On June 14 1993, Malawians elected the lamp of democracy in protest to dictatorship.
Since its Greek origin, democracy has been pivotal for governing humans and delivering development.
However, the 2017 Lexical Index of Electoral Democracy shows that only 68 percent of countries on earth are governed by genuinely contested elections.
Last year, the UK-based Economist Intelligence Unit (EIU) measured the state of democracy and governance in 167 countries, including Malawi which was classified as a “hybrid regime”.
This means the country is one of democracies blighted by consequential irregularities, including elections that are neither free nor fair.
Credible, free and fair elections form a pillar of democracy and citizens’ choices. It mirrors the aspiration of the people.
The lapses in the country’s democracy do not only create a governance crisis but also socio-economic challenges.
In the May 21 Tripartite Elections, the nation has a chance to elect a President, members of Parliament and councillors.
To make democracy work, the electorate need to be reminded what democracy is really about and how undemocratic candidates conduct themselves.
Clearly, the country does not need a government that will apply undue force to hush political opponents and muzzle the free press. Rather, we need a truly free and fair environment for voters to make informed decisions without being hoodwinked or pressurised.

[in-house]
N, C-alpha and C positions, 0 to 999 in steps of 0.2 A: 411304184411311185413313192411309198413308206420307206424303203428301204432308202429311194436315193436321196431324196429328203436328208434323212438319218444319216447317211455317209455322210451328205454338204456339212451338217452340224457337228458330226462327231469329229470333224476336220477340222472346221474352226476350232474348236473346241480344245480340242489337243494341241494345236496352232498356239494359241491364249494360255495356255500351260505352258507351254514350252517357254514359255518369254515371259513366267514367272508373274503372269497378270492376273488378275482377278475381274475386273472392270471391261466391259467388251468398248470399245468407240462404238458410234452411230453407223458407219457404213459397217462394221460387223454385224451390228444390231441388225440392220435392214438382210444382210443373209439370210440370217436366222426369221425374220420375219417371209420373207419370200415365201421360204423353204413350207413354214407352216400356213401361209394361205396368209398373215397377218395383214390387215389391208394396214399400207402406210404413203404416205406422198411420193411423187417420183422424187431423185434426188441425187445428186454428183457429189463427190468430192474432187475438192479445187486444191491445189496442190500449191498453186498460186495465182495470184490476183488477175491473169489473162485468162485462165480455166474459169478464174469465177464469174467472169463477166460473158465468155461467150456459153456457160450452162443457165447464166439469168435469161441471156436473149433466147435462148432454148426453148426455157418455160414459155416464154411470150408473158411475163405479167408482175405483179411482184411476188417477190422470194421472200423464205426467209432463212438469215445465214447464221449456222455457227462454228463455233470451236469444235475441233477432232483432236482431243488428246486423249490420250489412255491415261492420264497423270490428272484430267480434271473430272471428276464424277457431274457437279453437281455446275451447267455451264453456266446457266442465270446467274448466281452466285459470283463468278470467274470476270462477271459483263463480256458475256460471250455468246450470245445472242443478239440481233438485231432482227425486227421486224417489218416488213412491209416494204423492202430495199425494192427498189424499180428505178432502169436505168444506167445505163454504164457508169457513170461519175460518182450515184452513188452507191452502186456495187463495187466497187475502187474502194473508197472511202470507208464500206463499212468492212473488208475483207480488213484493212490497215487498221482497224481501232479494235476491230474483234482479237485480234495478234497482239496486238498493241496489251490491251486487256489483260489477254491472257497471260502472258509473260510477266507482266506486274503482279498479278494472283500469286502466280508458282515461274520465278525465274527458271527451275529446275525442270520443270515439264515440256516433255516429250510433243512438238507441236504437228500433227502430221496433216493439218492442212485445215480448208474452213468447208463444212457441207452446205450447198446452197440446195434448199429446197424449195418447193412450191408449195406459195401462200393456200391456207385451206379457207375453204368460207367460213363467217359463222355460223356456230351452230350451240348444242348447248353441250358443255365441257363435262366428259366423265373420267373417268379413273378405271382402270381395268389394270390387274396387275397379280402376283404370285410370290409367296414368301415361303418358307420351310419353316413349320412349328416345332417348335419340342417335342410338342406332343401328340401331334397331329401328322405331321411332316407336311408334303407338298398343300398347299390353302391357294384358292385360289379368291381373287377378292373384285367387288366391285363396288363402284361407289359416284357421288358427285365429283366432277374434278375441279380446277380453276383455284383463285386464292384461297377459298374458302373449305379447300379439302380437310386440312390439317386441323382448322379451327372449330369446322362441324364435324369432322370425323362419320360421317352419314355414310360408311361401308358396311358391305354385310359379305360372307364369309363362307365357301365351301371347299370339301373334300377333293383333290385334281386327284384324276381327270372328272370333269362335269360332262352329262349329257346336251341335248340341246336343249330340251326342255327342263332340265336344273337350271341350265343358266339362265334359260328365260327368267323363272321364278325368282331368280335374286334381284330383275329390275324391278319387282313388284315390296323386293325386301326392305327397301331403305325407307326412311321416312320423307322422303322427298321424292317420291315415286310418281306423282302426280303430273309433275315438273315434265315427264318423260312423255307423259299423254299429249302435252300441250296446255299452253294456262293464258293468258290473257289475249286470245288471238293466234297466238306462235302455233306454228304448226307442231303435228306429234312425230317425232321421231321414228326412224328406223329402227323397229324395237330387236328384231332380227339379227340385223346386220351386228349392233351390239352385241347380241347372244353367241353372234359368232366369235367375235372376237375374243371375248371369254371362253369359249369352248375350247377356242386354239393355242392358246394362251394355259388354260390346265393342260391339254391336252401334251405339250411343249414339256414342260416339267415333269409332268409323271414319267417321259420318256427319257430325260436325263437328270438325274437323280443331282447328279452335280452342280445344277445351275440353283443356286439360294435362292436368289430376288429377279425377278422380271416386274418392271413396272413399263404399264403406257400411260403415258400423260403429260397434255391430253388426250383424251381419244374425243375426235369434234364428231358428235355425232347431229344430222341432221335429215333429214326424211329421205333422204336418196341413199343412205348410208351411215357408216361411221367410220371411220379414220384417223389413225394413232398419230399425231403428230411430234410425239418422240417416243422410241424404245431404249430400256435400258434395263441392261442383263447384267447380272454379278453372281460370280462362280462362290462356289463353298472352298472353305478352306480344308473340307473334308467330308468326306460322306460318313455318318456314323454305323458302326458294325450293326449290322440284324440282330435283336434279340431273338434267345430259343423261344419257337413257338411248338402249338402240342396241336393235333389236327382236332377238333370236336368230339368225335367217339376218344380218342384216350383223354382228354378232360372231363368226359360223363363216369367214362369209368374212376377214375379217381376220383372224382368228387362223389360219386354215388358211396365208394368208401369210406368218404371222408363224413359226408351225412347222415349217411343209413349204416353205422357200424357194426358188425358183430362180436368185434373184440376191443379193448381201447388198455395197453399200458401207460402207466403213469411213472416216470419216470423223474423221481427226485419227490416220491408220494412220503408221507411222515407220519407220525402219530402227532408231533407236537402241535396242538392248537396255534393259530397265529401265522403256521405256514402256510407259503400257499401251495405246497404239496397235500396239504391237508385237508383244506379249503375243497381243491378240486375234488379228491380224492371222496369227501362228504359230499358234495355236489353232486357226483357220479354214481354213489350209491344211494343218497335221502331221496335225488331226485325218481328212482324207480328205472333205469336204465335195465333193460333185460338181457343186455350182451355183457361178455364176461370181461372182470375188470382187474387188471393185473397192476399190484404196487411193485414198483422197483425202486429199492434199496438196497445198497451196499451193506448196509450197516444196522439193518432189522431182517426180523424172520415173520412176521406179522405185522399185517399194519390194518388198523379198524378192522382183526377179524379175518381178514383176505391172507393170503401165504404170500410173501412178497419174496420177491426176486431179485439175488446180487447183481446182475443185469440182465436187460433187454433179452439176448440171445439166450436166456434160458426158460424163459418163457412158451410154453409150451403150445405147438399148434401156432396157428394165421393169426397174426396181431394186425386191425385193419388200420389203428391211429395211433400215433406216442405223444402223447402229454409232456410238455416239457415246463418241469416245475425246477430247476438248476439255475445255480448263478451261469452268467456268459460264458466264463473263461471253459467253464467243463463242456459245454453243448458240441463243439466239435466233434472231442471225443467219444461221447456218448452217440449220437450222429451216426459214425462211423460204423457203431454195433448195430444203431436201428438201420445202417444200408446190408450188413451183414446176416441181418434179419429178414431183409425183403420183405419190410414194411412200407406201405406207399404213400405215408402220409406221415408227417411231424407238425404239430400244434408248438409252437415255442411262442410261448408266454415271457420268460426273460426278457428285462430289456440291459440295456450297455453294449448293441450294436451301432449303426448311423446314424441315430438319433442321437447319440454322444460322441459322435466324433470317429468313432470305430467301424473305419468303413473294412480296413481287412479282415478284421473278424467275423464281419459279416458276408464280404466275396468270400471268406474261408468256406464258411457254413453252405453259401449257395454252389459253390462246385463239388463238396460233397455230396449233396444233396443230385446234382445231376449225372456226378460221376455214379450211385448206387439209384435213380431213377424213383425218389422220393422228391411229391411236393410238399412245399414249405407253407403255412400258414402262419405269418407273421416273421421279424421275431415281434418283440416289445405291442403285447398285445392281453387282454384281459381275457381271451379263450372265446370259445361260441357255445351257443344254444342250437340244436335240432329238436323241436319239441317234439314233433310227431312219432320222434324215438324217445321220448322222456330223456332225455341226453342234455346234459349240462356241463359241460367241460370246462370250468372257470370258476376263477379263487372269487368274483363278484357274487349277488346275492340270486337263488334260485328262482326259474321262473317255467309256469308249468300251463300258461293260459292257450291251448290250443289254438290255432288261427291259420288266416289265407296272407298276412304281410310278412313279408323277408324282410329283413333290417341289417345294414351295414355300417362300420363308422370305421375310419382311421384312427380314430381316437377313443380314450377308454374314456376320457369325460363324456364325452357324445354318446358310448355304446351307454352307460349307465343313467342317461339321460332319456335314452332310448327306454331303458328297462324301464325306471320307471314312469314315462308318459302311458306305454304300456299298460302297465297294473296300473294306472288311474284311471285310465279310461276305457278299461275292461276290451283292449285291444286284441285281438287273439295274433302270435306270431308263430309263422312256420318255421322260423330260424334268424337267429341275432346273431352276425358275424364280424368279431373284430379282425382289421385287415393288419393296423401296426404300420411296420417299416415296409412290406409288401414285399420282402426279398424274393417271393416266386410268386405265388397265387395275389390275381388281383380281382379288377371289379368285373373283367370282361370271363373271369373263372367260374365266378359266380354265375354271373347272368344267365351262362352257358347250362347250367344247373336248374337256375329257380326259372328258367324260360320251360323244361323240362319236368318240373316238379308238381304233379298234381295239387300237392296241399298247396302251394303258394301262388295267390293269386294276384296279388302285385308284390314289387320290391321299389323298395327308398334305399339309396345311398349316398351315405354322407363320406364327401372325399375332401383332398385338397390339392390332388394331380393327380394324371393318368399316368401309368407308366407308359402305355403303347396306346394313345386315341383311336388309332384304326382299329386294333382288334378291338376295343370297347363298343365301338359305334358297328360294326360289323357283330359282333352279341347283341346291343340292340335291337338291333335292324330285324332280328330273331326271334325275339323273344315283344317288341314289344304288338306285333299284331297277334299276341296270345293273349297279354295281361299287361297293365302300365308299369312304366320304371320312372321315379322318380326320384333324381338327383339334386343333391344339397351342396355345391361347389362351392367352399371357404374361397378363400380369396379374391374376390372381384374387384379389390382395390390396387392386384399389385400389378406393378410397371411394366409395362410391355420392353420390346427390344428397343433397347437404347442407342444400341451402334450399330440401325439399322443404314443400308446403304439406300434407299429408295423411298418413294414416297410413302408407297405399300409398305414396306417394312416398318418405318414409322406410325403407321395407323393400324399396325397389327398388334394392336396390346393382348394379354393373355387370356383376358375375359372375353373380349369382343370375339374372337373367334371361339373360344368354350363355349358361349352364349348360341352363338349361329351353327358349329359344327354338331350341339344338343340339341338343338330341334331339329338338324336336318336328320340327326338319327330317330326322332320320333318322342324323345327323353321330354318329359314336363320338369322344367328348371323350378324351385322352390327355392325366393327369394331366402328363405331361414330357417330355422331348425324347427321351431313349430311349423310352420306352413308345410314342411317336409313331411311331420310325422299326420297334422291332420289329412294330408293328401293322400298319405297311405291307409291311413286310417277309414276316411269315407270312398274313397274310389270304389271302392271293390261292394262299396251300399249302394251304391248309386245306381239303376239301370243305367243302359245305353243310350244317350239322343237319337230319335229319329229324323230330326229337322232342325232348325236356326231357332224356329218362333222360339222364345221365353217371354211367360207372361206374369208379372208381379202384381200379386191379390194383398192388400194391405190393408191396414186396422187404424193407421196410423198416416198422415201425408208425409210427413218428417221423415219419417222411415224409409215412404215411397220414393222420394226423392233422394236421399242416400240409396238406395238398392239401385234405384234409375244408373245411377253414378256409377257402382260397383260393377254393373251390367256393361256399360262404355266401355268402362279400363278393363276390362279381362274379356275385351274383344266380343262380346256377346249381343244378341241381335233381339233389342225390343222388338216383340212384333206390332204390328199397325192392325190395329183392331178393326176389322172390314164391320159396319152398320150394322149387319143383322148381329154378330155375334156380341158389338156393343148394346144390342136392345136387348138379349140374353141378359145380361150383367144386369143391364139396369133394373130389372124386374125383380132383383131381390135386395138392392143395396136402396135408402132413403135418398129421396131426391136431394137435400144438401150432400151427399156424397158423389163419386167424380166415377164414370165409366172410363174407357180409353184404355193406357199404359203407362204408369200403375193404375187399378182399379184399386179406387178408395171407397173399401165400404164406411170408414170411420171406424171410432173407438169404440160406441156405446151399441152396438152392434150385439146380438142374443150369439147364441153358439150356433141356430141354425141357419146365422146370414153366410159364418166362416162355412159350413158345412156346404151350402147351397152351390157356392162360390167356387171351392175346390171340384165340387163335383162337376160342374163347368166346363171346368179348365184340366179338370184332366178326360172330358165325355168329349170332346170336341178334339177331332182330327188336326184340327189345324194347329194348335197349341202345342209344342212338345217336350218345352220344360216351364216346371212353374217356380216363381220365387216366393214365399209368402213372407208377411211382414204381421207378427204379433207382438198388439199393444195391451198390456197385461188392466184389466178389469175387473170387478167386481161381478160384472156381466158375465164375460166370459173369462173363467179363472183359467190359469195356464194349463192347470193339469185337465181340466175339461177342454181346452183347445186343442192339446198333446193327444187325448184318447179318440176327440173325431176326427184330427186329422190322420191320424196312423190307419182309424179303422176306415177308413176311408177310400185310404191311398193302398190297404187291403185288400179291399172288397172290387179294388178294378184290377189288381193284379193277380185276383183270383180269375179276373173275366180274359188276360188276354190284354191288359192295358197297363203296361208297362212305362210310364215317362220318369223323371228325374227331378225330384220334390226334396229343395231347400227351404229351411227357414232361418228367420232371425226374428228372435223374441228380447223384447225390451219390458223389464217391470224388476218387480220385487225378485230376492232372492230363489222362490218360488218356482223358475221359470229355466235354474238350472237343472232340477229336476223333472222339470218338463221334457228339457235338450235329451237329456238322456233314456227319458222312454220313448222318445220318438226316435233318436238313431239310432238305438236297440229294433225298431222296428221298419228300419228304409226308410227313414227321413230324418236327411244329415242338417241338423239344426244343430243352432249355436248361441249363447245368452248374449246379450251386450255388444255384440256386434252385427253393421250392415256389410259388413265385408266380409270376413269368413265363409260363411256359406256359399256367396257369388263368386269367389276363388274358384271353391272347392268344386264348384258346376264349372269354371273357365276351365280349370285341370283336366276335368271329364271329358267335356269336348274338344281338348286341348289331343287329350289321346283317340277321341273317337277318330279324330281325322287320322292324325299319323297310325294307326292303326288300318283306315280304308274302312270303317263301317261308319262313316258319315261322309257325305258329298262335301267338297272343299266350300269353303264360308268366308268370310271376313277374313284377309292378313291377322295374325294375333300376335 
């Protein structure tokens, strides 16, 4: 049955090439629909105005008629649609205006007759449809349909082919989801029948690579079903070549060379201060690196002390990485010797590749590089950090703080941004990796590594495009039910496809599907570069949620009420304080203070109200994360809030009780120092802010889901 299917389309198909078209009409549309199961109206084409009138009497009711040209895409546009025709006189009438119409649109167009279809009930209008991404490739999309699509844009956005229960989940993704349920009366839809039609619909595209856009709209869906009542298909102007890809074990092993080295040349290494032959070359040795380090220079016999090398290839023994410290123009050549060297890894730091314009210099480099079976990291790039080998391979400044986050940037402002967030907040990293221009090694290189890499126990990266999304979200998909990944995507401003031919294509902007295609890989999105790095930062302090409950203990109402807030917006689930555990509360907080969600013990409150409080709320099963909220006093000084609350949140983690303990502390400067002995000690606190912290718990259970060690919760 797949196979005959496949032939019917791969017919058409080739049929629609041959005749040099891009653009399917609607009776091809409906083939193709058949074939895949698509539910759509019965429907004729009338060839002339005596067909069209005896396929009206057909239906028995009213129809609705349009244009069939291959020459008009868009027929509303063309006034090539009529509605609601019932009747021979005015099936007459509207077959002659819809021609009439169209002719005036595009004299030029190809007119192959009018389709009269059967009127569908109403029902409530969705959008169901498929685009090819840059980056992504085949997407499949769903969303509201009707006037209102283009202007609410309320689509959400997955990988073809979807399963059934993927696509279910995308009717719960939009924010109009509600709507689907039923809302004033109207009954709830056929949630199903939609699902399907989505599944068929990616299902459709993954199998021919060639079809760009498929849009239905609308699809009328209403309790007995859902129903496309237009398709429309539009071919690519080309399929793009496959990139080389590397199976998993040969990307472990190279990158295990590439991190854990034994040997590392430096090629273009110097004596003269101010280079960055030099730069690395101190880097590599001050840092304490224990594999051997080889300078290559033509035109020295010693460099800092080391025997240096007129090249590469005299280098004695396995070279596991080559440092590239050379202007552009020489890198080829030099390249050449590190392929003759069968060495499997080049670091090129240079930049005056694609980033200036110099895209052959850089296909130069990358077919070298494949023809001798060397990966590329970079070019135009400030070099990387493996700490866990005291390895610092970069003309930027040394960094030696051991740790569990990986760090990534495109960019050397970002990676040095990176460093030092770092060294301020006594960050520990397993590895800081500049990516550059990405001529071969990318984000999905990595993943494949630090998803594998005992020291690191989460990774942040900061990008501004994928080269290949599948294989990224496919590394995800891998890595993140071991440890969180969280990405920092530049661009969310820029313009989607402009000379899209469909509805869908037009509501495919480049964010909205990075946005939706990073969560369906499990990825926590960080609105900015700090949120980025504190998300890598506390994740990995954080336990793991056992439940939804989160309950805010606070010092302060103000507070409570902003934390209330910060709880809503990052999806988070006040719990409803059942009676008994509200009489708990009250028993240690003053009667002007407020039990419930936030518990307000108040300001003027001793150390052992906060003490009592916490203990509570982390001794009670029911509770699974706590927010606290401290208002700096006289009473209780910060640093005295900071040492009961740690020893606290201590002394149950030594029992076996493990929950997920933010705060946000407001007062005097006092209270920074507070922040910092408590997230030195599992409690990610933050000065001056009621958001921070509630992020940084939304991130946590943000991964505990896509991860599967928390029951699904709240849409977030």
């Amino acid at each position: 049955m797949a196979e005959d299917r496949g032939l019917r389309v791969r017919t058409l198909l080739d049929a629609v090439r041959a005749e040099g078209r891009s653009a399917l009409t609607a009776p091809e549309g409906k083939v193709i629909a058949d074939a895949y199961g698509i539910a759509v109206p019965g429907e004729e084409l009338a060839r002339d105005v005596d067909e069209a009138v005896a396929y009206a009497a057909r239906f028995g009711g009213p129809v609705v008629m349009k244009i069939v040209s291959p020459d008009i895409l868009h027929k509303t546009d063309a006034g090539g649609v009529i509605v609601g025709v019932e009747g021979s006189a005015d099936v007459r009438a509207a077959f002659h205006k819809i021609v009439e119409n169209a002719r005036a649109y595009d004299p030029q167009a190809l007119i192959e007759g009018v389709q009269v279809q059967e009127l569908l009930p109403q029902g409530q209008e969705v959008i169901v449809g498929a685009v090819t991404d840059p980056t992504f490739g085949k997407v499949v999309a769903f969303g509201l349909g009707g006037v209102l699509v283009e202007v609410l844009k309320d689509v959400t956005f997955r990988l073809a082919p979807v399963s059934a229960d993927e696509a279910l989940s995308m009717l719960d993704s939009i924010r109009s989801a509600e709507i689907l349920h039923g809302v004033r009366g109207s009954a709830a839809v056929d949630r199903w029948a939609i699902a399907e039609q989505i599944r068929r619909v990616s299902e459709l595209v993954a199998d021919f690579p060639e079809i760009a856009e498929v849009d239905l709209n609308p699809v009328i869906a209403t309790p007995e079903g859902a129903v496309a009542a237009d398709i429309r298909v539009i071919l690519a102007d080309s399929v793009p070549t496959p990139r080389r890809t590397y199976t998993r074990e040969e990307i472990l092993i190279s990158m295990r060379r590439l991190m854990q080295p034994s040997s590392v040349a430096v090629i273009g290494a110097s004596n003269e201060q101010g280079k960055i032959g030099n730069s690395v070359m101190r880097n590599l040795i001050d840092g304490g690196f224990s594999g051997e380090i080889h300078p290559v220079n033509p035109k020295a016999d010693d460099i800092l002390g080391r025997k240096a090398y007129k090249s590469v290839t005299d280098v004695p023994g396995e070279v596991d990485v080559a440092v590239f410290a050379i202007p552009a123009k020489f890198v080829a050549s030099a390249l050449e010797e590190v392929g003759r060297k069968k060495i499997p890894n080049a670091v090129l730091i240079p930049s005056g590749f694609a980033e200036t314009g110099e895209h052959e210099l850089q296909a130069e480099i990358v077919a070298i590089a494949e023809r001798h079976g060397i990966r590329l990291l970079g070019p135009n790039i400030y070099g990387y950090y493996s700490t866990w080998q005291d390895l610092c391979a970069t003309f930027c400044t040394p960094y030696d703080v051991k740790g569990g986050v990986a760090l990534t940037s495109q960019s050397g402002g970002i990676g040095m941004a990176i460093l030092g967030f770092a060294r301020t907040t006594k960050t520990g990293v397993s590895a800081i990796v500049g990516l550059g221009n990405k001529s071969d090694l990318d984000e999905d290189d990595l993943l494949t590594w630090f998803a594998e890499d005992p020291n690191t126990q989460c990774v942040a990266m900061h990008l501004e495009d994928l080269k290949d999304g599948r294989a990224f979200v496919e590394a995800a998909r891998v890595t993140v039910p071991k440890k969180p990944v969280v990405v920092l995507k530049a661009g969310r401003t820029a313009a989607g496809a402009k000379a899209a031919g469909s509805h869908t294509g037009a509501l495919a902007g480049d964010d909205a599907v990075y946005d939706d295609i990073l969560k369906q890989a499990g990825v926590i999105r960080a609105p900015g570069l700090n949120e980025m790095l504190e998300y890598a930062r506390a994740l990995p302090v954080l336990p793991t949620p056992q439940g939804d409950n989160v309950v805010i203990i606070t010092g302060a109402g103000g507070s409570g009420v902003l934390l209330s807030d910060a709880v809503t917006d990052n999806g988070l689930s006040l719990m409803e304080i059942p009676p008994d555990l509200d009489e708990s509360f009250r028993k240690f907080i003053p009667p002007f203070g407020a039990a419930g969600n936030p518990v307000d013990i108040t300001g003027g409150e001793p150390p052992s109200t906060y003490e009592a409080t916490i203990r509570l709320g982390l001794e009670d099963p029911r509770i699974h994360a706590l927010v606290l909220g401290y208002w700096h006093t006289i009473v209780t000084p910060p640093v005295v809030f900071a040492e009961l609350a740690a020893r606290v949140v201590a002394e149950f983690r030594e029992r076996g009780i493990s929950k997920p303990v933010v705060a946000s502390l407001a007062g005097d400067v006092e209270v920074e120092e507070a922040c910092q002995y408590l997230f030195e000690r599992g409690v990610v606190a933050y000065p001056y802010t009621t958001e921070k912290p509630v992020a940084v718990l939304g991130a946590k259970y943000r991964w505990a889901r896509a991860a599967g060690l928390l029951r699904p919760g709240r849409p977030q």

In vibrant democracies, media houses play a critical role in furthering our democracy, transparency and accountability from selfish politicians who usually gag the press to keep the masses in the dark.
A democratic State will not squeeze opposition voices for the benefit of the governing party, but create political space for all political grouping to operate freely and lawfully.
Malawi needs a functioning democracy where the Judiciary is not merely an operative of the Executive, but a fearless watchdog of rule of law and citizens’ rights to ensure no one must cripple other arms of government for the selfish reasons.
Beyond May 21, Malawians deserve democratic leadership that will not tolerate widespread corruption that has paralysed government agencies and private sector. In the new Malawi, the President and Cabinet ministers must be ashamed of corrupt practices and lead by example to end the vice.
As citizens and voters, we must fight through the ballot knowing that corruption is an undemocratic conduct, it is an absolute evil perpetuated by those who do not respect and care about the socioeconomic interests of the people.
Corruption undermines service provision, economic growth and human rights. As a democratic State that markets itself as a God-fearing nation, registered voters must elect leaders who will not put themselves above the law at all cost-and lawlessness must be punishable.
The rule of law induces discipline in public servants, compelling them to serve the interests of all. In this way, it triggers equality and quality service delivery.
Do we have this in Malawi?
If not, May 21offers an opportunity to restore democracy in full, for crumbs falling from the high table where selfish rulers share the loot are not good enough.
On the other hand, Malawians must participate fully to improve the situation because we all need a functioning government of the people, for the people and by the people.
The country needs politicians who accept democracy in its totality, not in slices.
The hybrid regime has allowed criminals with political influence and connections to oppress innocent citizens in the name of the democracy we wanted when we voted the lamp in June 1993 Referendum.
It is time to be united and objective in the fight for a good cause against all undesired agendas of the hybrid regime.
For the love of our lives, children and their children, let us hear out every politician and make informed decisions.
Come May 21, go and vote wisely to make democracy work. n